A little over a year ago, the way we work at Zeus Jones started to change.
More teams were hunkering down, committing a week at a time to build out early ideas into minimum viable products. More time was being put into thinking about how to evaluate if those MVPs were, in fact, viable. And people were pumped about it. Everyone seemed to want to be on a project that was quickly making and evaluating ideas.
We called it “Prototyping.” And, as is so often the case, we started to use the word a little lazily, without really thinking about its meaning. So not long ago, a few of us got together to discuss: What exactly is prototyping at Zeus Jones? How does it impact the work we do? And why are we all so excited about it?
This conversation has been edited for clarity and length.
How were you introduced to the concept of prototyping?
For me, it was through traditional software development, where you’re building something to validate functional, technical requirements. At the time, it was a functional process. Creative wasn’t a priority.
I was first introduced to a prototype as a noun through usability testing. If I think about prototyping as a verb, that happened way earlier, but I didn’t really realize what it was at the time.
Yeah, what ZJ defines as a prototype I never really considered a prototype before coming here. When I used to think of a prototype I thought of a physical thing.
Yes, perhaps I should have led with that question: How do you define a prototype?
A prototype is traditionally a technical, digital product that’s just a smaller version of something that will eventually be made. But at Zeus, it tends to be a proxy that allows you to assess whether there’s some validity to a particular concept. The definition is broader… and therefore messier.
What about the act of prototyping – the verb?
To me, it’s a methodology: I have a hypothesis to test. But you may not have a controlled environment, so you have a lot of variables you’re taking into account.
It’s interesting to hear you talk about prototyping as testing. For me, prototyping is whenever we begin making something. Prototyping involves working with a small team, having an idea, and building out that concept.
It’s always more powerful to show an idea than to tell people about it. The act of prototyping is about finding the best way to represent a concept or idea.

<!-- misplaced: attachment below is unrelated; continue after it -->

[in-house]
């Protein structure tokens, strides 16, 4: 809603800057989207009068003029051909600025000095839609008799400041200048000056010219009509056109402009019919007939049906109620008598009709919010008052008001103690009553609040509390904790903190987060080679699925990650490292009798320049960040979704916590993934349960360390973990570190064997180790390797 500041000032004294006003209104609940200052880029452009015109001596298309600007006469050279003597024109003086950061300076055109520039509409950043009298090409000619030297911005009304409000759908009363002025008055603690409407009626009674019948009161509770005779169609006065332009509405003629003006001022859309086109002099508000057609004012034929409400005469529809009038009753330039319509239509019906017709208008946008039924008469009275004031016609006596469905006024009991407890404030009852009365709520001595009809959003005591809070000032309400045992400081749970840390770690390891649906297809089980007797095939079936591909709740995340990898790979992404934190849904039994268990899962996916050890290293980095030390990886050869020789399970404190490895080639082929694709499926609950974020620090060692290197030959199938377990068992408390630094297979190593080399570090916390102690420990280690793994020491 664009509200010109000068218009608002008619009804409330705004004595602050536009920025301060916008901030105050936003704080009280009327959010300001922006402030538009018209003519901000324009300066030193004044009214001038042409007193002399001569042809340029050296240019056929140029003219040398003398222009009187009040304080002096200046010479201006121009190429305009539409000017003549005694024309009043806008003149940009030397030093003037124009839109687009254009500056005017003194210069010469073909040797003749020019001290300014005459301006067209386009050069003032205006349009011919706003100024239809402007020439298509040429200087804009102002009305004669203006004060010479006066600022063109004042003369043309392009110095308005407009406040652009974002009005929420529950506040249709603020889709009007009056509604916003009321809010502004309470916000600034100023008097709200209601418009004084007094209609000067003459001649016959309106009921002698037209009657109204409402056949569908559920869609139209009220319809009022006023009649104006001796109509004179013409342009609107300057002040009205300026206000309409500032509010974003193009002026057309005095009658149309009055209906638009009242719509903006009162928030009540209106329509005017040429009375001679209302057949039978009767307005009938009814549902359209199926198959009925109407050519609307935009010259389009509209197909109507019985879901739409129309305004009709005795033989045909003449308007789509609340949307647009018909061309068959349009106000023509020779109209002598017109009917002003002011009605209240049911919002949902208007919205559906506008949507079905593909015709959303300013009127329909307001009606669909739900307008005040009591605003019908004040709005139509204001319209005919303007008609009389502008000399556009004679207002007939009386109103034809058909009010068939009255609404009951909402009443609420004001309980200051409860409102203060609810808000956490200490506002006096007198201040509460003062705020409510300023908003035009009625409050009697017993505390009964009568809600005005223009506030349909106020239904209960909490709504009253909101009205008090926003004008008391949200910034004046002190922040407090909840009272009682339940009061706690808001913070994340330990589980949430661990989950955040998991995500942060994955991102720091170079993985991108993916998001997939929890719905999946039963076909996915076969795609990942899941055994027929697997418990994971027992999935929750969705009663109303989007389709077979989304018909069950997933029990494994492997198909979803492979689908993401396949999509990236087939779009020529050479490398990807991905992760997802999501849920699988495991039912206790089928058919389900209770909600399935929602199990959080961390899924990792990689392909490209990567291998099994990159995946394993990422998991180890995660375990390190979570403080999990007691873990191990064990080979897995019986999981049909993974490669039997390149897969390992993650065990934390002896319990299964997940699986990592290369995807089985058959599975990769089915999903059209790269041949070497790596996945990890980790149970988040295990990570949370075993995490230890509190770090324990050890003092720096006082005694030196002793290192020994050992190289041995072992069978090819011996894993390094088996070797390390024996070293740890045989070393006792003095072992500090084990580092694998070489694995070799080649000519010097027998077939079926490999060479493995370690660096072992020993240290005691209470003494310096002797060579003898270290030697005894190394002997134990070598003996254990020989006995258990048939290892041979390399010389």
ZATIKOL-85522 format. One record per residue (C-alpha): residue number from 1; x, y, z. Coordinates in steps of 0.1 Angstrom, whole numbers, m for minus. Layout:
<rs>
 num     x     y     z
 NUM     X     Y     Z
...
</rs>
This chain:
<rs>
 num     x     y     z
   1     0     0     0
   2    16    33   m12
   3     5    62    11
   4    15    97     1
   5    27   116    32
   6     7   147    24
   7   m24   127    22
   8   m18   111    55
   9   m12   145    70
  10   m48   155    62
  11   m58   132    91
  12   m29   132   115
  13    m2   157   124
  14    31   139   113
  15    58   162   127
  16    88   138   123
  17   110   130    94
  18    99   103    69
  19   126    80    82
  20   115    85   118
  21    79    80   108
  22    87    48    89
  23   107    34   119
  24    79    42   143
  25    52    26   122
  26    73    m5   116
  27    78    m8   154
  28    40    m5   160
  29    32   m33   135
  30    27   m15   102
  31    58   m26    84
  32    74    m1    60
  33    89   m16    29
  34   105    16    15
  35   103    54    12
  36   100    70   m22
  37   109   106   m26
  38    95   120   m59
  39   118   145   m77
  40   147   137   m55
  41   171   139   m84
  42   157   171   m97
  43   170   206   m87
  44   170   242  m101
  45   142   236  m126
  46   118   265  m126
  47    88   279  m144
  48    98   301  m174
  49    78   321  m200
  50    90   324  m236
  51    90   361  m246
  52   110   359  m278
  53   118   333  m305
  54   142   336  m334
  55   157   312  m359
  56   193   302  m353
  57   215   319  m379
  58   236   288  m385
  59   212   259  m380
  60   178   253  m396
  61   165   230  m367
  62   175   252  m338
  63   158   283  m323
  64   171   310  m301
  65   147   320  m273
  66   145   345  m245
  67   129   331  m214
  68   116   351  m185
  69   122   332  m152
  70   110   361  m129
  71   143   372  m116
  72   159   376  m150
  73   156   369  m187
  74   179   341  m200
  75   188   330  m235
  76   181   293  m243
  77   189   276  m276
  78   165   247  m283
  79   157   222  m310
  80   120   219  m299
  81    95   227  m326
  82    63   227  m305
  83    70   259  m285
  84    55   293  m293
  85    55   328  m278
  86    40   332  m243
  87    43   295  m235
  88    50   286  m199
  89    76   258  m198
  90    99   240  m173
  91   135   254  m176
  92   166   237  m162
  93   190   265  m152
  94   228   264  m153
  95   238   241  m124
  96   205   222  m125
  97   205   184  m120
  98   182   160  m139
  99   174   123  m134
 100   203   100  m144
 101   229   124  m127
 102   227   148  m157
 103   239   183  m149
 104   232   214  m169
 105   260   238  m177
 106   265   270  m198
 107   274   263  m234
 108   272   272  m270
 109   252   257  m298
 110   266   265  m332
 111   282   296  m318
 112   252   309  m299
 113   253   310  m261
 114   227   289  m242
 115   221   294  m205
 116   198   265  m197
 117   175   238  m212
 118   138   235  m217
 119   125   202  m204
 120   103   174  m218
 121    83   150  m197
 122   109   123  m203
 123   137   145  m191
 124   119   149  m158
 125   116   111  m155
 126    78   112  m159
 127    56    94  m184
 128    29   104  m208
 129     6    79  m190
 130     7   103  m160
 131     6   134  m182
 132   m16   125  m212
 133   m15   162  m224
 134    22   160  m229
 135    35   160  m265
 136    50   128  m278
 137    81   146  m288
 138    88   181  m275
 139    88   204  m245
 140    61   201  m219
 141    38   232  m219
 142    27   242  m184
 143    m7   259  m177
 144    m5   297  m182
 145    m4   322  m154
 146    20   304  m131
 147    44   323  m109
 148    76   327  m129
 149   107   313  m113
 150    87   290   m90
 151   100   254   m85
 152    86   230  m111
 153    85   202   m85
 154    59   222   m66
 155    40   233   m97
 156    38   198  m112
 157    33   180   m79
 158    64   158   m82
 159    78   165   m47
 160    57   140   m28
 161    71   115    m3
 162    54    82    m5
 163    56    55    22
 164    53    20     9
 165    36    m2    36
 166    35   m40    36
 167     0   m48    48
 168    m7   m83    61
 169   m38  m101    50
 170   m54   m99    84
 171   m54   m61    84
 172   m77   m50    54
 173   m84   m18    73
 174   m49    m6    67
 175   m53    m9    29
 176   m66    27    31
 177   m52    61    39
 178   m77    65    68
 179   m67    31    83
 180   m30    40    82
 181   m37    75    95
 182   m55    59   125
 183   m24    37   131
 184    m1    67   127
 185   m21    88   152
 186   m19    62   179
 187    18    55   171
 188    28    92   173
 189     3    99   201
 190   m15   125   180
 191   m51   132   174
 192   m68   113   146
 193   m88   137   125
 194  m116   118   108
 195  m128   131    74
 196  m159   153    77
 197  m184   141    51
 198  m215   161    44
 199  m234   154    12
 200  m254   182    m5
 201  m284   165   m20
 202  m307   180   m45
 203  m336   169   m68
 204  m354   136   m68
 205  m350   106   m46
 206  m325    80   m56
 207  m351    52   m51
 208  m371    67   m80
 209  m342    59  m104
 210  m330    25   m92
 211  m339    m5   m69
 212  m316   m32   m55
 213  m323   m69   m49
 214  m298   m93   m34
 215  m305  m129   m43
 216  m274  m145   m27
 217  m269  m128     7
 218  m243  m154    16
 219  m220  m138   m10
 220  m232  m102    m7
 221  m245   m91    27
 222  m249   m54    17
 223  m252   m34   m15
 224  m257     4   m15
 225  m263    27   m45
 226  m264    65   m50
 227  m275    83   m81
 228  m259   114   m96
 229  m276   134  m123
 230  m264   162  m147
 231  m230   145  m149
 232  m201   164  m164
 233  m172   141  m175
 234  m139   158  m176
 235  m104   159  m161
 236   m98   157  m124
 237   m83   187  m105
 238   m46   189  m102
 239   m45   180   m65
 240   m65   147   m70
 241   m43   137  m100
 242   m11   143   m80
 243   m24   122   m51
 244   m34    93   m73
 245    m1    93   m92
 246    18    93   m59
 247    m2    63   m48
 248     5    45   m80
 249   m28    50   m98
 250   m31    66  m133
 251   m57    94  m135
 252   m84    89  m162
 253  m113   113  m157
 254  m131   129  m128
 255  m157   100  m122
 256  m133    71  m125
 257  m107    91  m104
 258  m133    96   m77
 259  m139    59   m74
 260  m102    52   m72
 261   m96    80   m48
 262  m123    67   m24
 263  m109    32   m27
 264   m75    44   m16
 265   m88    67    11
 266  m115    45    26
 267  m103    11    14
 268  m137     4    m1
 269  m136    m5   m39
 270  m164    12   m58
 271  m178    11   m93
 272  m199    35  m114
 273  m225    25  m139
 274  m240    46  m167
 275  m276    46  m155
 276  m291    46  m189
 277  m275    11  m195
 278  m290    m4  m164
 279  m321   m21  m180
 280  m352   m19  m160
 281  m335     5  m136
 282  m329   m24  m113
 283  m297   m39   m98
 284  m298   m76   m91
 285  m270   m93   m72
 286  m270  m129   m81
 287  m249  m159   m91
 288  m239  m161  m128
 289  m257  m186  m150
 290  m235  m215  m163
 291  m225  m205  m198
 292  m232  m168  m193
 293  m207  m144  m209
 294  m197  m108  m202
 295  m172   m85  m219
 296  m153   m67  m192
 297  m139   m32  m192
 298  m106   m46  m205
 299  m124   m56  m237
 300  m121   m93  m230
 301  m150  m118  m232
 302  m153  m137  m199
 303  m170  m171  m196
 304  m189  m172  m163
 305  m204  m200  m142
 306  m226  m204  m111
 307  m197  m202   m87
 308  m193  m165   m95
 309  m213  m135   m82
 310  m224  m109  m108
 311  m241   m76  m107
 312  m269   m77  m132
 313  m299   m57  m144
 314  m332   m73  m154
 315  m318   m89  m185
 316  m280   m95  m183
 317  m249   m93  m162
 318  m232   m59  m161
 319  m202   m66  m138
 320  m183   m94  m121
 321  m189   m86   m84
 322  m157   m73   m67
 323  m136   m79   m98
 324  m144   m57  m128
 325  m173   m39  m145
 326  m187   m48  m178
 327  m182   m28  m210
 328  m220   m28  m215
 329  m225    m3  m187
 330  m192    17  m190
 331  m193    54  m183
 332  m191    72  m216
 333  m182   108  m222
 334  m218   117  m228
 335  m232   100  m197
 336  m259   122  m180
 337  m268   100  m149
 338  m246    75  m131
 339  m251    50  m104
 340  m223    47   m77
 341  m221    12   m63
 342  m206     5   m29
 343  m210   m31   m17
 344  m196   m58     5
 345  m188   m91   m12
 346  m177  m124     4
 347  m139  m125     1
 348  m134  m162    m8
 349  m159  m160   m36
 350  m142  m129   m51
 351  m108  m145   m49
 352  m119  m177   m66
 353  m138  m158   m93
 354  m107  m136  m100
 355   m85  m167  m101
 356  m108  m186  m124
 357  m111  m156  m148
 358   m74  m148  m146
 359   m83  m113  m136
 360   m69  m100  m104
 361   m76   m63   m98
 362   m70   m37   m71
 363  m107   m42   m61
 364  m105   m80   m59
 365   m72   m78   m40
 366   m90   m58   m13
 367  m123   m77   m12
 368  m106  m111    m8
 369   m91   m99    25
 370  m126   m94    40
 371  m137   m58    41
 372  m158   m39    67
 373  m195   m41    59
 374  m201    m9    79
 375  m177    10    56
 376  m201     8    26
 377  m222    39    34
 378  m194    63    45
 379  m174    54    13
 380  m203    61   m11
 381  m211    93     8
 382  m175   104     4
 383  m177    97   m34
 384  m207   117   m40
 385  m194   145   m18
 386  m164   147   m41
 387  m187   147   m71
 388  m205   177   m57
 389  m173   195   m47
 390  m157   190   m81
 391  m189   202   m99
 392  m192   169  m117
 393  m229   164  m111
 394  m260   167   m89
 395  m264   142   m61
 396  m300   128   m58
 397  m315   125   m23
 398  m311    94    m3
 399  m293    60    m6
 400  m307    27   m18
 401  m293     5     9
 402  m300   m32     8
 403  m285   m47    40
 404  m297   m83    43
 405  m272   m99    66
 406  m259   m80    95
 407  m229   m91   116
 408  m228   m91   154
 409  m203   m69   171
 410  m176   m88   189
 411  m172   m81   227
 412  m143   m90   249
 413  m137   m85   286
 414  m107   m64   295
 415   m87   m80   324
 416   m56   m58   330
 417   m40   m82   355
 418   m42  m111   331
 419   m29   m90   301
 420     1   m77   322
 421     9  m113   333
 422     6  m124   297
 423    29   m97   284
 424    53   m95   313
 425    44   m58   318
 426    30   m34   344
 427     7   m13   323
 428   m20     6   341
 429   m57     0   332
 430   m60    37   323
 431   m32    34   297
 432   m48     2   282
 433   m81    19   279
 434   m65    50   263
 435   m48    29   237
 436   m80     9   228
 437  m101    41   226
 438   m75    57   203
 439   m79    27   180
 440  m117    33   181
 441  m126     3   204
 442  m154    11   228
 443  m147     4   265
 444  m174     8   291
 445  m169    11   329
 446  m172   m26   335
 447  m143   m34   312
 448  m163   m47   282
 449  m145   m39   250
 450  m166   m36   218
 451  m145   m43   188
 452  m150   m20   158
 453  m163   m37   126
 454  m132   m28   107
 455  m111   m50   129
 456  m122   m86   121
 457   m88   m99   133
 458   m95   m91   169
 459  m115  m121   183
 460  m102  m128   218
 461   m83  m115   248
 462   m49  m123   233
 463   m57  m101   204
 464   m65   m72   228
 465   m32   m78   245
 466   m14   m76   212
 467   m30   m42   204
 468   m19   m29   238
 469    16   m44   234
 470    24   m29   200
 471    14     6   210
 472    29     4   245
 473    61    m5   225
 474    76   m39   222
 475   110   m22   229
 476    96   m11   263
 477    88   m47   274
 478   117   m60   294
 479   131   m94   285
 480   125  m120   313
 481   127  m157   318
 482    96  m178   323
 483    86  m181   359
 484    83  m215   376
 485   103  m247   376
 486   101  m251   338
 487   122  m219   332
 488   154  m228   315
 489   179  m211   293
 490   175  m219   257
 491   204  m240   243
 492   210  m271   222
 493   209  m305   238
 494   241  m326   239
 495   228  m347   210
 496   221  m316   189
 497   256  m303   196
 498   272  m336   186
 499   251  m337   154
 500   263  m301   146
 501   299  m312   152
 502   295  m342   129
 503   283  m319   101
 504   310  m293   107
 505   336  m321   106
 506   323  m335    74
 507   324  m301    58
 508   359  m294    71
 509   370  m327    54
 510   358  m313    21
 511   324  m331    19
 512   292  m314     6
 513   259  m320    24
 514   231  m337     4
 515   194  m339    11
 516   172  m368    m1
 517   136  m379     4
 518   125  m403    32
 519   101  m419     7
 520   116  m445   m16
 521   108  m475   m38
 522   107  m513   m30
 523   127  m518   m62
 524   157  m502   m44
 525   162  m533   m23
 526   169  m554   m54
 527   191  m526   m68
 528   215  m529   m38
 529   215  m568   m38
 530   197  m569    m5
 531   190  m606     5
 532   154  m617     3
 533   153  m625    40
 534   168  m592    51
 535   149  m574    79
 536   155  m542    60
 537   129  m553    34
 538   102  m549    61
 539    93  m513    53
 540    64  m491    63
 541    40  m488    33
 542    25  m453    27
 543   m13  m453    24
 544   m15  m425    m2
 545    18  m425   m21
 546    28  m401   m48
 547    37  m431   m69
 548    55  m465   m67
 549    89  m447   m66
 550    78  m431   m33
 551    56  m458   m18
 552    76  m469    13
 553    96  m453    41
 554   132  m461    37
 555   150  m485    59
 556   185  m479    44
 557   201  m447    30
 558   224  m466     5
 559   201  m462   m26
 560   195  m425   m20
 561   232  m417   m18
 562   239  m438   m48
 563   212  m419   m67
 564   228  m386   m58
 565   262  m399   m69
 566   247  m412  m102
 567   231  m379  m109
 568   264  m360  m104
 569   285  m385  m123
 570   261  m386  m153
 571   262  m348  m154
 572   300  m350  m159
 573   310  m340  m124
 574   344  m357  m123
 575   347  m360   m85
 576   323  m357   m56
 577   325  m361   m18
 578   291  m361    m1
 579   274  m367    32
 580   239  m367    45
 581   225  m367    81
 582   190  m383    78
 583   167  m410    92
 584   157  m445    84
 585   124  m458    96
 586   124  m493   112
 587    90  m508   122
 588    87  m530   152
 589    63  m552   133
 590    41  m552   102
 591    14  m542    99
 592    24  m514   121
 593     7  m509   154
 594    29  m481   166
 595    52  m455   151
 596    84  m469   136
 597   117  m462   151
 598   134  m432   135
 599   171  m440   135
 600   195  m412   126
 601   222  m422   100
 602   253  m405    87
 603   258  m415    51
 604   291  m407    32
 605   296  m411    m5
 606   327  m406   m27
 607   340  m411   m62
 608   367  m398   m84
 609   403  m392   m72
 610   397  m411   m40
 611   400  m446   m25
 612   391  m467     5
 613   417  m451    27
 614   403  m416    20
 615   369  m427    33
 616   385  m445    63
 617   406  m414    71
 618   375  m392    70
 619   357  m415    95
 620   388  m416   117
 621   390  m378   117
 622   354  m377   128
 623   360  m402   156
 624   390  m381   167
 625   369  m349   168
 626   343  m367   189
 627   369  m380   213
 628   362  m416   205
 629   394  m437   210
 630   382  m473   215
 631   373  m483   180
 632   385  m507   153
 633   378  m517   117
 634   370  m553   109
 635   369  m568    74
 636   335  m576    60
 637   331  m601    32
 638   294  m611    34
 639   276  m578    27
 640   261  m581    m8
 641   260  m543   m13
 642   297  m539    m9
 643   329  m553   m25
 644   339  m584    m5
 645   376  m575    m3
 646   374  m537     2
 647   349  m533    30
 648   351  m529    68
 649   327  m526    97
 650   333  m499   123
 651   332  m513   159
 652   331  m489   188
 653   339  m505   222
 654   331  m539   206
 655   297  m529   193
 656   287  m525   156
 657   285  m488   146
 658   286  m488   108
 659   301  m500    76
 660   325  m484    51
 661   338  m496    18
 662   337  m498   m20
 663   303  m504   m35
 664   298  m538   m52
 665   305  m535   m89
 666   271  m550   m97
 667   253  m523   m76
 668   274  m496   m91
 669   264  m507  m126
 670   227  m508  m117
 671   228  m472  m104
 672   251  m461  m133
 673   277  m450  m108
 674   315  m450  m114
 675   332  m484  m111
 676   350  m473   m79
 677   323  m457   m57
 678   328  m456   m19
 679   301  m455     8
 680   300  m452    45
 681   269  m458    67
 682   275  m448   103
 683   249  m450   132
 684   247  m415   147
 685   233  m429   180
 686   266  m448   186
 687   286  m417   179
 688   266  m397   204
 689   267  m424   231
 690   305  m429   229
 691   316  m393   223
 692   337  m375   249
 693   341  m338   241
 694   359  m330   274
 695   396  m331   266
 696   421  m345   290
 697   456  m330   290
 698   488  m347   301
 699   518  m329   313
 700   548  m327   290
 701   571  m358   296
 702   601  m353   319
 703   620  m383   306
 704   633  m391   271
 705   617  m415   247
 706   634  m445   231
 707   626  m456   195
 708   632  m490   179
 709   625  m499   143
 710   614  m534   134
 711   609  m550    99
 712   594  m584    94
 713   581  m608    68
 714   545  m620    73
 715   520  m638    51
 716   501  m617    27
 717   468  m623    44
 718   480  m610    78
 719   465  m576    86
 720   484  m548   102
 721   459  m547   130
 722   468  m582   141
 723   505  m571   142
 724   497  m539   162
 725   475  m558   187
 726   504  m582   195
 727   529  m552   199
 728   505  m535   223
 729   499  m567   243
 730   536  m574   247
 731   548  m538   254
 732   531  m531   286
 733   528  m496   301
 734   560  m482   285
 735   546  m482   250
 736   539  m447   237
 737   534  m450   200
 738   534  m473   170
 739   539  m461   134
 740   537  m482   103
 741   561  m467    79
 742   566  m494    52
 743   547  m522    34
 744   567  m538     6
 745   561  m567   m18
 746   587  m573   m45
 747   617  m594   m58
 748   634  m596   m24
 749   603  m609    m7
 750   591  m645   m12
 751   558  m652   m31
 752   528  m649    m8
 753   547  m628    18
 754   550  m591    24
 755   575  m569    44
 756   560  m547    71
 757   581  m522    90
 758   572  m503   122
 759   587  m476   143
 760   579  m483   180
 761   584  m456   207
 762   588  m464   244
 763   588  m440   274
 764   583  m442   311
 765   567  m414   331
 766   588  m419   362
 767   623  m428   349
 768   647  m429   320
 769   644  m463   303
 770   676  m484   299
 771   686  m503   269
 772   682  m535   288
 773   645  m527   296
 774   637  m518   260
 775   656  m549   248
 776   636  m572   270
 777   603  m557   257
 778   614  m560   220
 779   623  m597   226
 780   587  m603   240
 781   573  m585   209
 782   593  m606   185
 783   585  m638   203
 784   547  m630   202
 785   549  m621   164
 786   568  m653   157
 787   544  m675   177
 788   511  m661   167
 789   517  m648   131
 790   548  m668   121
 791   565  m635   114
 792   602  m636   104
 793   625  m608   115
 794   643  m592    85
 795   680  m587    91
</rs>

Even that’s a form of testing, to me. You’re creating something, and rather than putting your energy into selling a concept, you’re exploring how that concept would actually work. Testing doesn’t have to be so formal.
How does prototyping influence the work you do at ZJ?
Rather than working towards one endpoint, prototyping allows us to identify moments of making. It turns a sometimes very linear process into a more fluid, dynamic process.
The fluidity of it is the biggest difference to me. It frees us up to feel like we don’t have to have everything perfect, so you become less precious about everything.
So what value do you guys see in creating prototypes?
I think the value is in the doing. Everyone has ideas. The quicker you get to making, the better the end result is, and we can get on to making even more things.
There’s this energy that comes with making things. It’s really easy to schedule a bunch of meetings, have a presentation, but not really move anything forward. Prototyping makes the work more exciting for everyone. Clients and Joneses want to be involved. And that makes the feedback better, which in turn continues to make the work better.
I would also say that it’s really the times when we create a full closed loop of making, testing, editing, optimizing and doing it again and again, that we get the most value.
Can you think of a time when things went terribly wrong with prototyping?
There are tons of pitfalls! For example, making sure you’re recruiting people that are a proper representation of who you’re trying to connect with. I would also say, it’s not “traditional research;” it’s messier than that. And so you have to interpret the results with that in mind.
How do you think this way of working is changing ZJ?
I can just tell people here are really psyched about it and want to be involved. It would be awesome to see more people involved in making.
It really is upping the game on everyone’s maker skillset. If I think about that ZJ mantra, “actions speak louder than words,” we should be realizing strategy through creative immediately.
I agree. When I started at Zeus, I felt like we agreed the traditional creative process was broken, but we didn’t always have a better alternative. It feels like this process has led us to our own way of coming to ideas that we believe in, and we want to put out into the world. I think that’s why people are so excited about it.
It makes me wonder if there’s a way we could trade off, like teaching one another about our respective skillsets. I’m not expecting you to make an animation in After Effects. However, I think it’s beneficial for both of us if you understand how that animation is made. And then you can teach me something!
What advice do you have for Joneses or clients who are interested in being involved in prototyping, but who aren’t makers?
Give yourself more credit. You’re a human. You have a brain. You can invent new things. Give yourself some permission to explore and create.
Totally. As a human, you have the capacity to explore and communicate emotion. And a prototype is essentially a device to communicate emotion.
I think at times there is a paralysis that comes from not knowing how to start from scratch. A lot of times it’s about taking small pieces and figuring out how to bring them together. Yeah, just being human about the process.
Yeah! At Zeus Jones, we’re all just human beings!